8A - 8A. ANALYSIS OF COMPLEX SOUNDS Amplitude, loudness,...

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P108 Lab 8a: page 1 8A. ANALYSIS OF COMPLEX SOUNDS Amplitude, loudness, and decibels Last week we found that we could synthesize complex sounds with a particular frequency, f, by adding together sine waves from the harmonic series with a fundamental equal to the frequency ( f, 2f, 3f, 4f,…). We can reverse the process: a complex sound with particular frequency can be analyzed and quantified by the amplitude spectrum: the relative amplitudes of the harmonics. Our goal today is to understand how the pitch, loudness, and timbre of a sound are represented in a spectrum. However, rather than use an analog Band Filter, we will use the P RAAT program, which has powerful analysis software built in to calculate and graph the spectrum of a recorded sound. For the last two weeks we have used the amplitudes to represent the different waves. We can represent these in a table (the choice for the amplitude of the fundamental wave to be 2V is completely arbitrary): Table 1: The spectrum of a square wave Error Error Error Error 440 880 1320 1760 2200 2640 3080 3520 3960 123456789 2.000 0.000 0.667 0.000 0.400 0.000 0.286 0.000 0.222 1.000 0.000 0.333 0.000 0.200 0.000 0.143 0.000 0.111 1.0000 0.0000 0.1111 0.0000 0.0400 0.0000 0.0204 0.0000 0.0123 0.0 -9.5 -14.0 -16.9 -19.1 Harmonic frequency (Hz) Harmonic number=fn/f1 Amplitude (Volt) Relative amplitude=An/A1 Relative Power=(An/A1)^2 Relative Power (dB) Another way to represent the relative amplitudes, which is used by P RAAT , is to graph the power for each harmonic. Since the sound power is proportional to the square of the amplitude for each harmonic, these numbers often get quite small for the higher harmonics. For this reason, the power is often expressed as a decibel. The power for each harmonic in decibels (dB) is: Relative Power (dB) = P n = 10 log 10 [ ( A n /A 1 ) 2 ] = 20 log 10 [ ( A n /A 1 ) ] Since the logarithm of zero is negative infinity, the Relative Power (dB) for the even harmonics is "Error".
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P108 Lab 8a: page 2 We can display the harmonic power spectrum as a bar graph: Relative power (dB) 1 2 3 4 5 6 7 8 9 -40 -30 -20 -10 0 Harmonic number ( f n / f 1 ) Note that the bars for the even harmonics are missing since these harmonic are "missing" from a square wave. Analysis of a Triangle Wave A. Predictions based on known relative amplitudes Try to make a table similar to Table 1 for the triangle wave you synthesized several weeks ago. Assume the amplitude of the fundamental wave to be 2V. Remember that the even harmonics had zero amplitude and the amplitudes for the odd harmonics were given by: A n = A 1 /n 2 . Table 2: The spectrum of a 440 Hz triangle wave: 440 880 1320 1760 2200 2640 3080 3520 3960 123456789 Harmonic frequency (Hz) Harmonic number=fn/f1 Amplitude (Volt) Relative amplitude=An/A1 Relative Power=(An/A1)^2 Relative Power (dB)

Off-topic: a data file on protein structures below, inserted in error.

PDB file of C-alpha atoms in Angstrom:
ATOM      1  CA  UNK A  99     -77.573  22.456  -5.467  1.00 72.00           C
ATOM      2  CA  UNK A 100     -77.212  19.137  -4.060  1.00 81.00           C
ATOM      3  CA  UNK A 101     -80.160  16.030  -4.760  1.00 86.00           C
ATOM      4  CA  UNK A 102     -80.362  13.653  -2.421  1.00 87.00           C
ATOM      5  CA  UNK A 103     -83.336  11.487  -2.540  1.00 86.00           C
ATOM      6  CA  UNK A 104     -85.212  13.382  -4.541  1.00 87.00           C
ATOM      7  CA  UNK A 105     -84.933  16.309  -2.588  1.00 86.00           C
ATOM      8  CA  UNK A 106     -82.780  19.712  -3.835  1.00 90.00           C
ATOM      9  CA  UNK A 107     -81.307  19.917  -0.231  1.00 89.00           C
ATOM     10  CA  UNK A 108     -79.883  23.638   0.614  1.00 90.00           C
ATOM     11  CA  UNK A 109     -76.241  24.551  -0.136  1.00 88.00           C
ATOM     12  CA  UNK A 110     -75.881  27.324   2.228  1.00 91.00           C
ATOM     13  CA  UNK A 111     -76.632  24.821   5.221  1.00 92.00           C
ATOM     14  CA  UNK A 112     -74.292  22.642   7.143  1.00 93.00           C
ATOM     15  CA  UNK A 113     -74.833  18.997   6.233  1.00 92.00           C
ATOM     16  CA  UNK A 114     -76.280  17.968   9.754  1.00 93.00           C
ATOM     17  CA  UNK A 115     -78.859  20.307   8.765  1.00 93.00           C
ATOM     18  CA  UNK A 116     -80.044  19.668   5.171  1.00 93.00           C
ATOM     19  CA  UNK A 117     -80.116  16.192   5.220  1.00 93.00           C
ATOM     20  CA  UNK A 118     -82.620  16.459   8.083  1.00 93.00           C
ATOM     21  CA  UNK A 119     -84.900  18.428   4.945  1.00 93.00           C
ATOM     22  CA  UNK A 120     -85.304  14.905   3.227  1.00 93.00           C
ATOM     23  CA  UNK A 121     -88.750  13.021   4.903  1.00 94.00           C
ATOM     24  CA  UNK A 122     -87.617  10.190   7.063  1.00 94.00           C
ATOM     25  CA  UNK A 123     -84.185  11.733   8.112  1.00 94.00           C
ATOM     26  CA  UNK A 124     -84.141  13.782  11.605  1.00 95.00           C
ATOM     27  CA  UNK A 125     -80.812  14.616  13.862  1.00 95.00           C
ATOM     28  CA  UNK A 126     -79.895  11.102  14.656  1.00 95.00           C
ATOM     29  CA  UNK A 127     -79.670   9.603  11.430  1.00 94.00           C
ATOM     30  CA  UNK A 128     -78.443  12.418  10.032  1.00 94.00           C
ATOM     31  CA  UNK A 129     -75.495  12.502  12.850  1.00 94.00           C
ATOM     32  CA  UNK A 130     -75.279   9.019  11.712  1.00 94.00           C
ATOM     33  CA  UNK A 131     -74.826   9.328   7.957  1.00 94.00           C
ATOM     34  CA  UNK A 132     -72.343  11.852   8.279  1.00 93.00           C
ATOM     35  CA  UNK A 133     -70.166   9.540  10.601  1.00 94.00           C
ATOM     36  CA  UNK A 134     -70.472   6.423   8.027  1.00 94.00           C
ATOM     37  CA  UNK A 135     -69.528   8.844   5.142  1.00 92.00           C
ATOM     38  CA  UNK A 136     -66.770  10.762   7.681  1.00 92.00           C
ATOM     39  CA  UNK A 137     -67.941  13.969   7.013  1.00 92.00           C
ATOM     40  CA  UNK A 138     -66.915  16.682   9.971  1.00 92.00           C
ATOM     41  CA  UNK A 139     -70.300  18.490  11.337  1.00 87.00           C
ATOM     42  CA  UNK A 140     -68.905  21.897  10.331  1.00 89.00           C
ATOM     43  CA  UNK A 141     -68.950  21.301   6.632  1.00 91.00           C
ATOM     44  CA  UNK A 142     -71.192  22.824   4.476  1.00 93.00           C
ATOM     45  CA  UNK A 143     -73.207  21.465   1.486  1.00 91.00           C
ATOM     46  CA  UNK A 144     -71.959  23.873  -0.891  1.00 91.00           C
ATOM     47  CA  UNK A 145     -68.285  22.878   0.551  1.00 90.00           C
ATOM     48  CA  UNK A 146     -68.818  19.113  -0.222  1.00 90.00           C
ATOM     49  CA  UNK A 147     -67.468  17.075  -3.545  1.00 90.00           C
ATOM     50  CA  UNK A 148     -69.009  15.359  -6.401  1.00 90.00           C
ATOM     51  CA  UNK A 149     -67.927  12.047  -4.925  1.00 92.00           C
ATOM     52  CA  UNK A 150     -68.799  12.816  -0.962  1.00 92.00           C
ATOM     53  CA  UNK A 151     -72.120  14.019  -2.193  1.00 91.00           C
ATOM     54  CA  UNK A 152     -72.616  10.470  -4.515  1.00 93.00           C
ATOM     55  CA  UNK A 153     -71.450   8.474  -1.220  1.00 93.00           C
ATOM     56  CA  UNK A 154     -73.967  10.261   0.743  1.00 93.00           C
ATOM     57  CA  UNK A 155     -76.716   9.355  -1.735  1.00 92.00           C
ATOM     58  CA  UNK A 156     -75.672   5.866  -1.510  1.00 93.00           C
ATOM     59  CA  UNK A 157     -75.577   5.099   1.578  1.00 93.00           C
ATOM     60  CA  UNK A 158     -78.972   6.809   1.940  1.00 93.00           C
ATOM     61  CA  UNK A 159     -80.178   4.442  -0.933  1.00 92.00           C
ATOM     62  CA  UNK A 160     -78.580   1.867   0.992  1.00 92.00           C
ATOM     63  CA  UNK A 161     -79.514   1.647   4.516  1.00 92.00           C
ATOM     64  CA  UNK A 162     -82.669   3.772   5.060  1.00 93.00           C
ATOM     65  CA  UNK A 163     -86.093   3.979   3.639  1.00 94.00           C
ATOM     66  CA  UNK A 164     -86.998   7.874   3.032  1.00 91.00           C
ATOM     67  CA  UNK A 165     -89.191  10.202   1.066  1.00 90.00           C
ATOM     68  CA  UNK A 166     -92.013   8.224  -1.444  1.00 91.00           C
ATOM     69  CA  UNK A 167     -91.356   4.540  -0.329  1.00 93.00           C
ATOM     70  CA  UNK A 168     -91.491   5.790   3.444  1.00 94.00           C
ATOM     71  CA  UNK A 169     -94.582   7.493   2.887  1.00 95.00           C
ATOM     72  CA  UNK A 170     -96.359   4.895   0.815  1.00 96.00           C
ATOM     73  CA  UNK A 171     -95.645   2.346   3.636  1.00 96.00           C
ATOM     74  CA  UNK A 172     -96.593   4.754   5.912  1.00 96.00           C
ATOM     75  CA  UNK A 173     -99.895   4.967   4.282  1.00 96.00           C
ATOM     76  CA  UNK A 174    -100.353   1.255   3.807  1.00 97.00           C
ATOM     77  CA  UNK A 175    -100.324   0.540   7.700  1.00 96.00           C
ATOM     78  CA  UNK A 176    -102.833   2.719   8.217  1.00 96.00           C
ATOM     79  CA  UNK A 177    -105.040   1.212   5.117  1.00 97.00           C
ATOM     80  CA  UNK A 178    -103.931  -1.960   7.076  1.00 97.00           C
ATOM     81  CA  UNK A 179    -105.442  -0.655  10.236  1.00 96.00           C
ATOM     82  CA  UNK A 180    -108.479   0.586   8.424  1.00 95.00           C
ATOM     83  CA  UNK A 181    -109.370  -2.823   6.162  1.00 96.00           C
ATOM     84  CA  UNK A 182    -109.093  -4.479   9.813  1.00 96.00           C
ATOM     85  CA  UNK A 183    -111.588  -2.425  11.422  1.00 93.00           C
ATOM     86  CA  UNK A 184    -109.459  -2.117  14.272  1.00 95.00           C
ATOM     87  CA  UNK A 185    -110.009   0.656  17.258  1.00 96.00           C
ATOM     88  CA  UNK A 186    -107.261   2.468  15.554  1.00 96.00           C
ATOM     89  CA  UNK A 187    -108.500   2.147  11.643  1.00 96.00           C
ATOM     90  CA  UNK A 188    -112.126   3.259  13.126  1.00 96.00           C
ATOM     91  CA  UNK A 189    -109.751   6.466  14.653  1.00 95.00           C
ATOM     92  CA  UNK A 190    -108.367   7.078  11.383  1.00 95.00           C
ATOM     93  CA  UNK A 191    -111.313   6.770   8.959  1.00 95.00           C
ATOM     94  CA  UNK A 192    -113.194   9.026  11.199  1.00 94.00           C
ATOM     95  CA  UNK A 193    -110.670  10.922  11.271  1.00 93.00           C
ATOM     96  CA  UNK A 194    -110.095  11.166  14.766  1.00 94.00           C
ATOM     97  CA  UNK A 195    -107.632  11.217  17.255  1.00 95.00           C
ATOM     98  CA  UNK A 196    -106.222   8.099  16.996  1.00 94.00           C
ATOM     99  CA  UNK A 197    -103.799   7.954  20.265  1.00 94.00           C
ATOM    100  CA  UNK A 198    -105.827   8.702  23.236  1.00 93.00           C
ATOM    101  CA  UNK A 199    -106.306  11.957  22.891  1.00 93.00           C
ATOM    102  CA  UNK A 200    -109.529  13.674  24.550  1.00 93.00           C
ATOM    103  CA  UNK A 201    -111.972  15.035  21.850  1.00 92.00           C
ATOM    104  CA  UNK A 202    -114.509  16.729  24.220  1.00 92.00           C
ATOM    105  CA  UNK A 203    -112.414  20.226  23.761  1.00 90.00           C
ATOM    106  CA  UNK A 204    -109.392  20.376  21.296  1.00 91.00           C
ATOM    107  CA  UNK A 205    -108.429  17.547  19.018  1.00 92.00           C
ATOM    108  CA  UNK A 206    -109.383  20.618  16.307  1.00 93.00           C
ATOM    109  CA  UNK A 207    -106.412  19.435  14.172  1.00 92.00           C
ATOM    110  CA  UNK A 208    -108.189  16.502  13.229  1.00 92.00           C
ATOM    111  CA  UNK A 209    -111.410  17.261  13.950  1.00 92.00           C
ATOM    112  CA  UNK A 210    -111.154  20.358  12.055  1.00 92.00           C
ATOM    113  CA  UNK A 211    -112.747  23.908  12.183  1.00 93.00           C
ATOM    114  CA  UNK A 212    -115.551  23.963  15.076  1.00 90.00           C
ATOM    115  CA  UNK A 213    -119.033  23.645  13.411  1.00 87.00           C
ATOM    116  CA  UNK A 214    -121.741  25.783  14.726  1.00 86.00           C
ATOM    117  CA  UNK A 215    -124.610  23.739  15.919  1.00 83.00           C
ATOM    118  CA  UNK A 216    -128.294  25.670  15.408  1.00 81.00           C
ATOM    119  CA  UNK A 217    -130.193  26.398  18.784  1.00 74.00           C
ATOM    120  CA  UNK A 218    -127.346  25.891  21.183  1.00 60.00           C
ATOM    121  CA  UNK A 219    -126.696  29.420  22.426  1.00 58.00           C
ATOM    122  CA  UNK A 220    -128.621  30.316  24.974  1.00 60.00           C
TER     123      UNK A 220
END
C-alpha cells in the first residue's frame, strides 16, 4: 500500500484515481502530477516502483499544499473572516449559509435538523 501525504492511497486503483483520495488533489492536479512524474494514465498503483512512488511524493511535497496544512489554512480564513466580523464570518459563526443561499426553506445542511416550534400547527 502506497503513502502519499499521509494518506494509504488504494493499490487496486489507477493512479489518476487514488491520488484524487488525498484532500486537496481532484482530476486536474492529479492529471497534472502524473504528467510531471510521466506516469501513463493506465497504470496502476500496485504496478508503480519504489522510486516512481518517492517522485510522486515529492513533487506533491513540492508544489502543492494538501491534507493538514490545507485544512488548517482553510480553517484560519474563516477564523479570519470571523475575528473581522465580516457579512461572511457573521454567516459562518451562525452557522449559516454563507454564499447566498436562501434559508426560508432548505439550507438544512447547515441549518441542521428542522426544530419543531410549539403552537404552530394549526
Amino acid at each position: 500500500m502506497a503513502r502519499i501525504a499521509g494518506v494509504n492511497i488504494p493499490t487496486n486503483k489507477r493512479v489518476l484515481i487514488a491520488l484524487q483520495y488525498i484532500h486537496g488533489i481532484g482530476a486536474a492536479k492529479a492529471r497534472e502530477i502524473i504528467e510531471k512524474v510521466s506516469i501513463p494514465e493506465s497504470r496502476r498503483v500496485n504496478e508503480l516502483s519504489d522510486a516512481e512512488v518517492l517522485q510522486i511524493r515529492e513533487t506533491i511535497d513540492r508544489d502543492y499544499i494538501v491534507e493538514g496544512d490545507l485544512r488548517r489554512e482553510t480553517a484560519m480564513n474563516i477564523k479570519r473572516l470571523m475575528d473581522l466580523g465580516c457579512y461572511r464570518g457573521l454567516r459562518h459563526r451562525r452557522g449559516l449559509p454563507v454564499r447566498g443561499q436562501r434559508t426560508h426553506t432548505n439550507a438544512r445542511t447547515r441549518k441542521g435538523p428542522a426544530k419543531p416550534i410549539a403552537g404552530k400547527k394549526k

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P108 Lab 8a: page 3 Now graph your results for the relative power in dB for each harmonic. Note that the fundamental is 0 dB by definition: Relative power (dB) 1 2 3 4 5 6 7 8 9 -40 -30 -20 -10 0 Harmonic number ( f n / f 1 ) B. "Warm up": Analysis of a measured sine wave Before using P RAAT
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This note was uploaded on 01/20/2012 for the course PHYSICS 108 taught by Professor Kesmodel during the Fall '08 term at Indiana.

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8A - 8A. ANALYSIS OF COMPLEX SOUNDS Amplitude, loudness,...

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